With risk, there comes the heightened chance of “failure.” I do not believe in failure. My “failure” might be the fuel for my next “success”…or it might plant the seed in another’s mind. Either way, it was the risk that created progress. In this project or the next. We must be pushing forward, embracing our past while looking for opportunities to do things in a new way.

5. Truth

Inside all of us is a Truth. Even Truths. It is the seeing through of a cultural lie we have been raised upon. In my eyes, we as artists must be willing to embody our Truth, to bring life to that which we know is true. This too requires bravery, risk to speak out against a widely held belief, but if we wish to create a better world (which is the whole purpose of Art, is it not?) we must give our Truth to the world.

6. Self-Sufficiency

Whatever it is that you desire to be, you already are.

You do not need a record deal to be a musician. You simply need a song. You do not need a development deal to be a filmmaker. You only need a story. Etc. etc.

Computers are making it possible to live our dreams. Fifty years ago, there was a gap between amateur and professional. Now, there is no gap. Production values in the ‘amateur’ set are approaching (if not meeting) the professional. The only difference lies in the distribution, the outreach of the artists.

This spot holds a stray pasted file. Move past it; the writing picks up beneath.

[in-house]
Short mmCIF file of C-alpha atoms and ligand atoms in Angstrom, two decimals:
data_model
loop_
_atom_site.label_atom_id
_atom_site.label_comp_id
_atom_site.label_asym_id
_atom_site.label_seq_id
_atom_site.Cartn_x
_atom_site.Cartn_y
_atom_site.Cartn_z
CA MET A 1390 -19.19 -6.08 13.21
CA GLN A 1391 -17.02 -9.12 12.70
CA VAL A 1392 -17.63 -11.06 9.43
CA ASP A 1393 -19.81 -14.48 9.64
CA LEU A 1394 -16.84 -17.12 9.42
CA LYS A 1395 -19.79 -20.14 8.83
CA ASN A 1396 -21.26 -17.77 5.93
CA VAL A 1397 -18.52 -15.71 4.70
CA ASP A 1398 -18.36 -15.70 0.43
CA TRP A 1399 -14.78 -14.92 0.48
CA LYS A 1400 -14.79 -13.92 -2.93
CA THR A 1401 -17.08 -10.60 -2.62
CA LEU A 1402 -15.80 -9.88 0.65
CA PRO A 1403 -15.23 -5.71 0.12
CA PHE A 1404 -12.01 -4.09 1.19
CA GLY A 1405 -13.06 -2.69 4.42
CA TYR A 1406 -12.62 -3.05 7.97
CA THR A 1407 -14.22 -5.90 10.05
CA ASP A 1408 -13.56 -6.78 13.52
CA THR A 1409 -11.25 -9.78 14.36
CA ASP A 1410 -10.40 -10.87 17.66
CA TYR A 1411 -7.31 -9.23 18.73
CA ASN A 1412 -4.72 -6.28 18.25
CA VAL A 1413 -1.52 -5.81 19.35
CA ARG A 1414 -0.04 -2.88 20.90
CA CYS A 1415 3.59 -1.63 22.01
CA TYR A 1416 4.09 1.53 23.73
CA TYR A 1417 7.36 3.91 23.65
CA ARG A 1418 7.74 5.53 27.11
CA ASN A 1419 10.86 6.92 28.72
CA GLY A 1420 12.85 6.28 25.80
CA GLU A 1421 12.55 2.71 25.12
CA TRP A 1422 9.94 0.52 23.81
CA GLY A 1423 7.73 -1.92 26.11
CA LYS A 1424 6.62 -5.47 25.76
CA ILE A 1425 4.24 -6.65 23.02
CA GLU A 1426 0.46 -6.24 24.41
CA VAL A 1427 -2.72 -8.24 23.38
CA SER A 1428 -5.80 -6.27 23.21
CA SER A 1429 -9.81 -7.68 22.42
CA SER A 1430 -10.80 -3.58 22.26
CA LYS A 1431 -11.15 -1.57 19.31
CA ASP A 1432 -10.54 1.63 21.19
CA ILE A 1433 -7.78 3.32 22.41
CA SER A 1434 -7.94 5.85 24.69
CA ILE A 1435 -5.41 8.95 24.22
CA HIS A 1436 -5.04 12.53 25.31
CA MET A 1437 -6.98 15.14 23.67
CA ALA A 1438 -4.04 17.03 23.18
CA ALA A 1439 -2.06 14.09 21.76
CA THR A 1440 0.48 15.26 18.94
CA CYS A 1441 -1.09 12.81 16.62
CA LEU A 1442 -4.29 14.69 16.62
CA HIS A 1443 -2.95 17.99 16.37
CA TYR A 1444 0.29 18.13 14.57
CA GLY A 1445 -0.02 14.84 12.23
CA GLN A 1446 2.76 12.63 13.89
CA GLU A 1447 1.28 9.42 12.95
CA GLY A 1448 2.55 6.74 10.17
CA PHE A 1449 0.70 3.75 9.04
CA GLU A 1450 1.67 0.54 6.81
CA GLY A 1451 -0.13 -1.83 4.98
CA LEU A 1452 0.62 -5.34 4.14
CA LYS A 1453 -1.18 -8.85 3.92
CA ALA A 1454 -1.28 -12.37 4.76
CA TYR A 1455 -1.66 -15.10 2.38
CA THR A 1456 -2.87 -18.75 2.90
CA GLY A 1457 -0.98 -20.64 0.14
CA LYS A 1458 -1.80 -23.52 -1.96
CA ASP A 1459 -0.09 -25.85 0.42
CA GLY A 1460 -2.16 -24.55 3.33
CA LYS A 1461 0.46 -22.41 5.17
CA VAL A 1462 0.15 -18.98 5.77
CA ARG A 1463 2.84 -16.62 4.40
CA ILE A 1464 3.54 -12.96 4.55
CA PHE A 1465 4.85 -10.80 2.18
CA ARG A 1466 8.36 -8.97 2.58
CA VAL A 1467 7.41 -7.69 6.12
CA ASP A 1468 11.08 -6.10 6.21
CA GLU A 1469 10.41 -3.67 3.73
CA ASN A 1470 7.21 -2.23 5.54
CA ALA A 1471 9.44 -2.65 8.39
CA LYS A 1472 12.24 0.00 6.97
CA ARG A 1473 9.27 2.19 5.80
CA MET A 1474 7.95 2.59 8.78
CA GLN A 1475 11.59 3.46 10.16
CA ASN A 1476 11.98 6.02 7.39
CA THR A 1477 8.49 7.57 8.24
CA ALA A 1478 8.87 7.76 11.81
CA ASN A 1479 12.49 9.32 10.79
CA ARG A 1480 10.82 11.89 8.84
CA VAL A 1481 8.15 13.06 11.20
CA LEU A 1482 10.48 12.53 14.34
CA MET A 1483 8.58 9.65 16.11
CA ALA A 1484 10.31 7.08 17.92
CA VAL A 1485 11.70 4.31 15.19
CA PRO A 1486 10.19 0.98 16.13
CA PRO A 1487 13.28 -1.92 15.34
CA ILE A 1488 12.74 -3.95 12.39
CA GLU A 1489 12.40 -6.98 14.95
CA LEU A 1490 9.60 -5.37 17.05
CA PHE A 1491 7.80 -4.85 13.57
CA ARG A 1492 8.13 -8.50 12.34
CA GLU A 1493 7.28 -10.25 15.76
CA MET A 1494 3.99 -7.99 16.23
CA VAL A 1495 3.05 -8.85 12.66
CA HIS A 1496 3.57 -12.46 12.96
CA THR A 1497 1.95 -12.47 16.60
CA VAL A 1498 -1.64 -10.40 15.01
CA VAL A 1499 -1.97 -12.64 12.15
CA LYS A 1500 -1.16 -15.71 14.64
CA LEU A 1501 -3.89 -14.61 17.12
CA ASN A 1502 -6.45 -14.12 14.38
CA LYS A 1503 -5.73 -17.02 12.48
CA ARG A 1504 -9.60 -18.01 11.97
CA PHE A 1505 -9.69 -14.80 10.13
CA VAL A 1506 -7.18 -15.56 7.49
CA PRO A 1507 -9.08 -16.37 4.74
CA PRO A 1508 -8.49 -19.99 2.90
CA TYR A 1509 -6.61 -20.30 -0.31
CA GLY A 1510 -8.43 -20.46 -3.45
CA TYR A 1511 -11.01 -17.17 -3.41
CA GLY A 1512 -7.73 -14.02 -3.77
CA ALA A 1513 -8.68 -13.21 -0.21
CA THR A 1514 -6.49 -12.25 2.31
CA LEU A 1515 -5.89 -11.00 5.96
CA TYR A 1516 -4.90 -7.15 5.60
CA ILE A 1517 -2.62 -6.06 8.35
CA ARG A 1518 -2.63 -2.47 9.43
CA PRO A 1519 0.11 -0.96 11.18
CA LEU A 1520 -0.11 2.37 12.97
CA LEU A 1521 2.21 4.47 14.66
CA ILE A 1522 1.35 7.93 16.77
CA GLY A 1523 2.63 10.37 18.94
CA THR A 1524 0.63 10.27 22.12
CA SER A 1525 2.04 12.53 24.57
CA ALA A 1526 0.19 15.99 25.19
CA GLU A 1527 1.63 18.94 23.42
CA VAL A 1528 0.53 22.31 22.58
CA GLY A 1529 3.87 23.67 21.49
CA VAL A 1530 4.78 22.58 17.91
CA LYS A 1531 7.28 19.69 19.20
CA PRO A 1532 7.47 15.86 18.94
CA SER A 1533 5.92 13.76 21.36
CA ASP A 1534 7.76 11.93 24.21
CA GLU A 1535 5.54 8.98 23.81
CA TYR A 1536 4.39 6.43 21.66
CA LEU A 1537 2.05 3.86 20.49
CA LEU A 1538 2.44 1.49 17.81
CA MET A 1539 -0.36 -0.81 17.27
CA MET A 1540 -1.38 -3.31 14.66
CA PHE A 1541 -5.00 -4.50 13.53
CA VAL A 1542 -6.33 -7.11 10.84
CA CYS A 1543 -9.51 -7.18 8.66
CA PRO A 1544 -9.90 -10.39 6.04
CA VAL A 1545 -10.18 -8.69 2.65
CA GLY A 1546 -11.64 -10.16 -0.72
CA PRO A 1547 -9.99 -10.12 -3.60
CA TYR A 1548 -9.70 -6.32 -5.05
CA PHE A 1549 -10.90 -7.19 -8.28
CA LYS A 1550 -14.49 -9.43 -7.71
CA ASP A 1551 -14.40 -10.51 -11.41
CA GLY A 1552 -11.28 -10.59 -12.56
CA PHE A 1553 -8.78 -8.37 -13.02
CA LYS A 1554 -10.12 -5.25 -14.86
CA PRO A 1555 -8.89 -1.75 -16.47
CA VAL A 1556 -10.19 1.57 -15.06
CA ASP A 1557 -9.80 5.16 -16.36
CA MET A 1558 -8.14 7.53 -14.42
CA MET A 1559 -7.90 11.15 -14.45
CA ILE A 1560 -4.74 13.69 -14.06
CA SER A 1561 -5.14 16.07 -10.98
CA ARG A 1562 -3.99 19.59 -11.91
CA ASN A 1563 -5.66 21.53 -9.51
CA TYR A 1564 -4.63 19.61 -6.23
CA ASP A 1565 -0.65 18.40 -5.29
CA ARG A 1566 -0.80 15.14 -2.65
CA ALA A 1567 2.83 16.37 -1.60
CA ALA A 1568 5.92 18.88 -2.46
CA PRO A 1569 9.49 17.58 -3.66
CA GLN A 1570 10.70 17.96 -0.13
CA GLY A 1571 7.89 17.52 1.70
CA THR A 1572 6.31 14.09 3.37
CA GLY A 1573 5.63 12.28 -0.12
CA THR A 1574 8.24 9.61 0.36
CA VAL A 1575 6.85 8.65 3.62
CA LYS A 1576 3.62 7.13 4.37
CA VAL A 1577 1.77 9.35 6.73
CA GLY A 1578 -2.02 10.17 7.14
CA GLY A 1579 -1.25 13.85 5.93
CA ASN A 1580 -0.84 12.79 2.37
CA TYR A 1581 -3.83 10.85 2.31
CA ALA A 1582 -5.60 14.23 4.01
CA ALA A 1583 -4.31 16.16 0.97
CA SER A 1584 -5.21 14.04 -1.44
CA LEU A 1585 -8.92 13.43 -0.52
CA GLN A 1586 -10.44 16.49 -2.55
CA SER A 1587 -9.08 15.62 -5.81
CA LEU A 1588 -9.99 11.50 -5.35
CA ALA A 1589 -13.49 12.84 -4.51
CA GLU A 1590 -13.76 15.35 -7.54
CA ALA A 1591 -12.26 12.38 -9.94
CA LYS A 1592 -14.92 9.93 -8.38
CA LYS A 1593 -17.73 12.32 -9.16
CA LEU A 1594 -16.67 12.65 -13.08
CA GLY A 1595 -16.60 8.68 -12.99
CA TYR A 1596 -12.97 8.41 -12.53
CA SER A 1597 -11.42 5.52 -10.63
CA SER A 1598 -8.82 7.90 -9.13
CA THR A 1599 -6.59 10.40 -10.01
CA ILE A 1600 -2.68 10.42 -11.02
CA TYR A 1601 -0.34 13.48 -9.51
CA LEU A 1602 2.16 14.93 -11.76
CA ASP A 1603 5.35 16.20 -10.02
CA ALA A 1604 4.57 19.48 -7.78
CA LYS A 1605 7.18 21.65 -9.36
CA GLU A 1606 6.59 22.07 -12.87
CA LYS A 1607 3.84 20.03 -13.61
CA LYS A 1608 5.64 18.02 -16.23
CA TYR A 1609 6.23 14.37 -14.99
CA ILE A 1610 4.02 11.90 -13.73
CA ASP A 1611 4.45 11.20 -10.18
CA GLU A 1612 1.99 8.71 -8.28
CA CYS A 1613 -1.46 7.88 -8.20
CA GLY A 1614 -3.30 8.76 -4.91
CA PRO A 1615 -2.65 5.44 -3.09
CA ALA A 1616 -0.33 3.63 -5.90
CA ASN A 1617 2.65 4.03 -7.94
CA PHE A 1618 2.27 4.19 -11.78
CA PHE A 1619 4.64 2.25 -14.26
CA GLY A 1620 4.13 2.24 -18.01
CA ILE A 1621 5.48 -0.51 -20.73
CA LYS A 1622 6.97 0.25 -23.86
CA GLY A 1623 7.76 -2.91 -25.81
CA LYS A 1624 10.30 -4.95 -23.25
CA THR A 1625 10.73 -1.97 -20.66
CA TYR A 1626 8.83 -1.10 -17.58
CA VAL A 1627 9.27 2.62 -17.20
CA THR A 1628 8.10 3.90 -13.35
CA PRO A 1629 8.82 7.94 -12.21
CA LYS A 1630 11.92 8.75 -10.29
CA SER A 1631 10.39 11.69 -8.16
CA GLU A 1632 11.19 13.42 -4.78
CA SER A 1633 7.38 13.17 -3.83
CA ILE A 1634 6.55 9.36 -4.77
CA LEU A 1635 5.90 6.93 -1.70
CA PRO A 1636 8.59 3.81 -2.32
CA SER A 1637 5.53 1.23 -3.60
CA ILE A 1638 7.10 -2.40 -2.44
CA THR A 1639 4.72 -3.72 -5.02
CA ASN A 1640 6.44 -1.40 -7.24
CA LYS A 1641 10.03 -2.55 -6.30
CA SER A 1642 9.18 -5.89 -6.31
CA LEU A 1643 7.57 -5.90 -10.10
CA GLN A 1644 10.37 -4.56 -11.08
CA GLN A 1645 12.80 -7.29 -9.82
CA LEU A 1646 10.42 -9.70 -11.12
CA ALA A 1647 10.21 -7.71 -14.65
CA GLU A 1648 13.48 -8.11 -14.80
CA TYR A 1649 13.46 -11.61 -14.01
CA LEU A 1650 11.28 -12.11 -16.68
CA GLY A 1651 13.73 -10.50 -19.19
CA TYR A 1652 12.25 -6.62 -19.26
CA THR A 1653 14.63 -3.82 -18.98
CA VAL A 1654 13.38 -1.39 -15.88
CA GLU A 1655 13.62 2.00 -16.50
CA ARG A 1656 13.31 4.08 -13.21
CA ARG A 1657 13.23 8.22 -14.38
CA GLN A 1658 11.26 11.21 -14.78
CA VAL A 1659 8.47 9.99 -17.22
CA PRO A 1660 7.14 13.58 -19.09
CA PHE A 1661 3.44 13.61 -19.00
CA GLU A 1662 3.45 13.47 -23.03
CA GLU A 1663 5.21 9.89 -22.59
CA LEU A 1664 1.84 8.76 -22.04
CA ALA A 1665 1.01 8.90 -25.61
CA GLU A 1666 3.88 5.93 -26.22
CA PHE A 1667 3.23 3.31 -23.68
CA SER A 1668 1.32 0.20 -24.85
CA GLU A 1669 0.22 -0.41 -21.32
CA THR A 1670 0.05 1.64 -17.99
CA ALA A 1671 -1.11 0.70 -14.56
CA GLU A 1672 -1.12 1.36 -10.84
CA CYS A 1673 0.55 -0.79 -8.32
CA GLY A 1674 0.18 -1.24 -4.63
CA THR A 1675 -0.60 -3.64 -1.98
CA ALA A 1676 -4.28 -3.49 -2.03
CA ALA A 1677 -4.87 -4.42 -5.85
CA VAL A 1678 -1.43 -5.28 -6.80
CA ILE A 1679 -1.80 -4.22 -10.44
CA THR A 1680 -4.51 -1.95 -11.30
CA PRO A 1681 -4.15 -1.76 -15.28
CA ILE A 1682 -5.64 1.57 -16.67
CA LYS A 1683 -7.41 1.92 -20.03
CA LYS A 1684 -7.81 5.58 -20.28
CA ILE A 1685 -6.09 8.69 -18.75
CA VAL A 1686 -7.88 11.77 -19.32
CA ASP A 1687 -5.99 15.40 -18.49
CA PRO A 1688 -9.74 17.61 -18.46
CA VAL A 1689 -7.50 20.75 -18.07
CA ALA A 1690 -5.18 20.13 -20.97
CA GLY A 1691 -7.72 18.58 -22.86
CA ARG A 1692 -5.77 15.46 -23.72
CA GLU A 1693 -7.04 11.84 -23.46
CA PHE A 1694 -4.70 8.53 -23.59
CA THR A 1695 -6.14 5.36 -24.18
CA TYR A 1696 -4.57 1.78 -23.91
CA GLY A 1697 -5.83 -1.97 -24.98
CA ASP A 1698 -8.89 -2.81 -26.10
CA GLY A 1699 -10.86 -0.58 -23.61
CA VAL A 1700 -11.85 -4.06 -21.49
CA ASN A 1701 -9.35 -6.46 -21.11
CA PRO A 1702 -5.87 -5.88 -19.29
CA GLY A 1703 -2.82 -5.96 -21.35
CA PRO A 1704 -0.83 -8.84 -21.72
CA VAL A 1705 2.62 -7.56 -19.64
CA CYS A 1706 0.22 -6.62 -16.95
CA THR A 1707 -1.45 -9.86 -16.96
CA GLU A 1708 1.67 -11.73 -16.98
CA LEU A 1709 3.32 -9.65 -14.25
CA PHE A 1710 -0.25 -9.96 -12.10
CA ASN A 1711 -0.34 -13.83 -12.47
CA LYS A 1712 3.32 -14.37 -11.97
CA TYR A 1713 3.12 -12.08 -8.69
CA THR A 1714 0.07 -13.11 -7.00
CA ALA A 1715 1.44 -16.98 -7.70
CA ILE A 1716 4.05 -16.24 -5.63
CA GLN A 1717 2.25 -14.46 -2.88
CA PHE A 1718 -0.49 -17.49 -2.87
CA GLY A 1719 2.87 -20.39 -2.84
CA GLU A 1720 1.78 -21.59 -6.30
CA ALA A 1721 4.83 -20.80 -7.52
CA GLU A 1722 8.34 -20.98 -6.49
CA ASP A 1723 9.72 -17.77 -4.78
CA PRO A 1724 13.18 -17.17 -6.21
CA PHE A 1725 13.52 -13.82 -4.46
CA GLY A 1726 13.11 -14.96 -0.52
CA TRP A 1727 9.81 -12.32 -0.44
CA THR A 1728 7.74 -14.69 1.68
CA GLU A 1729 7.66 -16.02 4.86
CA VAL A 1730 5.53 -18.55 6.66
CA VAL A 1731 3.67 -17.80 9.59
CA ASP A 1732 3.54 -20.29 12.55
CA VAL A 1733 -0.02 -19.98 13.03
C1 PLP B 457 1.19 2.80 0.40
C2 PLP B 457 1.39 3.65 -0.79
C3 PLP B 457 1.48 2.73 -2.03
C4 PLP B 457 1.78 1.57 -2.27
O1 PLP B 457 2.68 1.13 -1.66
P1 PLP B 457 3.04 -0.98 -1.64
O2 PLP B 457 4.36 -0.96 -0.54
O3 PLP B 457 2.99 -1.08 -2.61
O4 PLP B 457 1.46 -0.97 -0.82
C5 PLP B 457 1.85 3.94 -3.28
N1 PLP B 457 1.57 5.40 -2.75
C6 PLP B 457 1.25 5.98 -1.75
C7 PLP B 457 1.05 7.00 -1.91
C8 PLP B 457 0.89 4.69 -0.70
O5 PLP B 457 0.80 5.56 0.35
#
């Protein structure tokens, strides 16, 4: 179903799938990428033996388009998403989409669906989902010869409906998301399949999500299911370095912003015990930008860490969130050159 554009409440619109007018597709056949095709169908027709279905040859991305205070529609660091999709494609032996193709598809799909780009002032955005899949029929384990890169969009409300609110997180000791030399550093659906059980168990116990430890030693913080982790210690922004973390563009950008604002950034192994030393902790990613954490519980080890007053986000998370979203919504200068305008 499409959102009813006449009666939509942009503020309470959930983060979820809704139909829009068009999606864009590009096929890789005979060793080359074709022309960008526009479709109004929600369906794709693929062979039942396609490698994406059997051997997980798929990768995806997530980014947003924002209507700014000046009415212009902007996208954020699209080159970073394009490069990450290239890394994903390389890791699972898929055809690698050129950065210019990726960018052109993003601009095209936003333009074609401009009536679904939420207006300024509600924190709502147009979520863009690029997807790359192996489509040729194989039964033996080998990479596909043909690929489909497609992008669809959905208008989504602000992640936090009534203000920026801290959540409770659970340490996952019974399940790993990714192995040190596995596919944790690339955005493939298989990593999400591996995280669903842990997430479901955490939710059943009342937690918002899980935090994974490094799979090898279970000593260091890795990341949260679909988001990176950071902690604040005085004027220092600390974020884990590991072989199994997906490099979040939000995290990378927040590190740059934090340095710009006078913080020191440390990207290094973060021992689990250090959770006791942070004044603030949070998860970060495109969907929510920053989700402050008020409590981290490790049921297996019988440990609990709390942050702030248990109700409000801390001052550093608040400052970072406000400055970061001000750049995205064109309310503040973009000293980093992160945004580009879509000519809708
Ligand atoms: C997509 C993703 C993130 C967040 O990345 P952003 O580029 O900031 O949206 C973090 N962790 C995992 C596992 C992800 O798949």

For that matter, to my ears, I do not believe we need to concentrate so hard on production value, but again, on the adventurous, the risky. There is inherent aesthetics in low fidelity art. Embrace that if that is what your life situation is handing you.

It is my naive hope that, over time, the incredible, the inspiring will rise above the clutter. It might take years, but if your art is fresh, it will be found and respected.

You, too, must work on getting it found. Get out of your bedroom and play on the streets. Book gigs. Give away burnt CD’s. Do whatever you can do to be heard. If what you are doing is worthwhile, people will listen.

This holds true for all art forms. If you are an author, is is easier than ever to publish your own book; a filmmaker, to release your own film; a photographer, your own book of photography. If you can dream it, there is a good chance it’s possible to create…for cheap.

It’s up to you, however, to figure out a way to entice another person to spend time with your art. In our world of increasingly infinite options, this, to me, seems to be the missing puzzle piece, the holy grail of the DIY movement.

Create Value.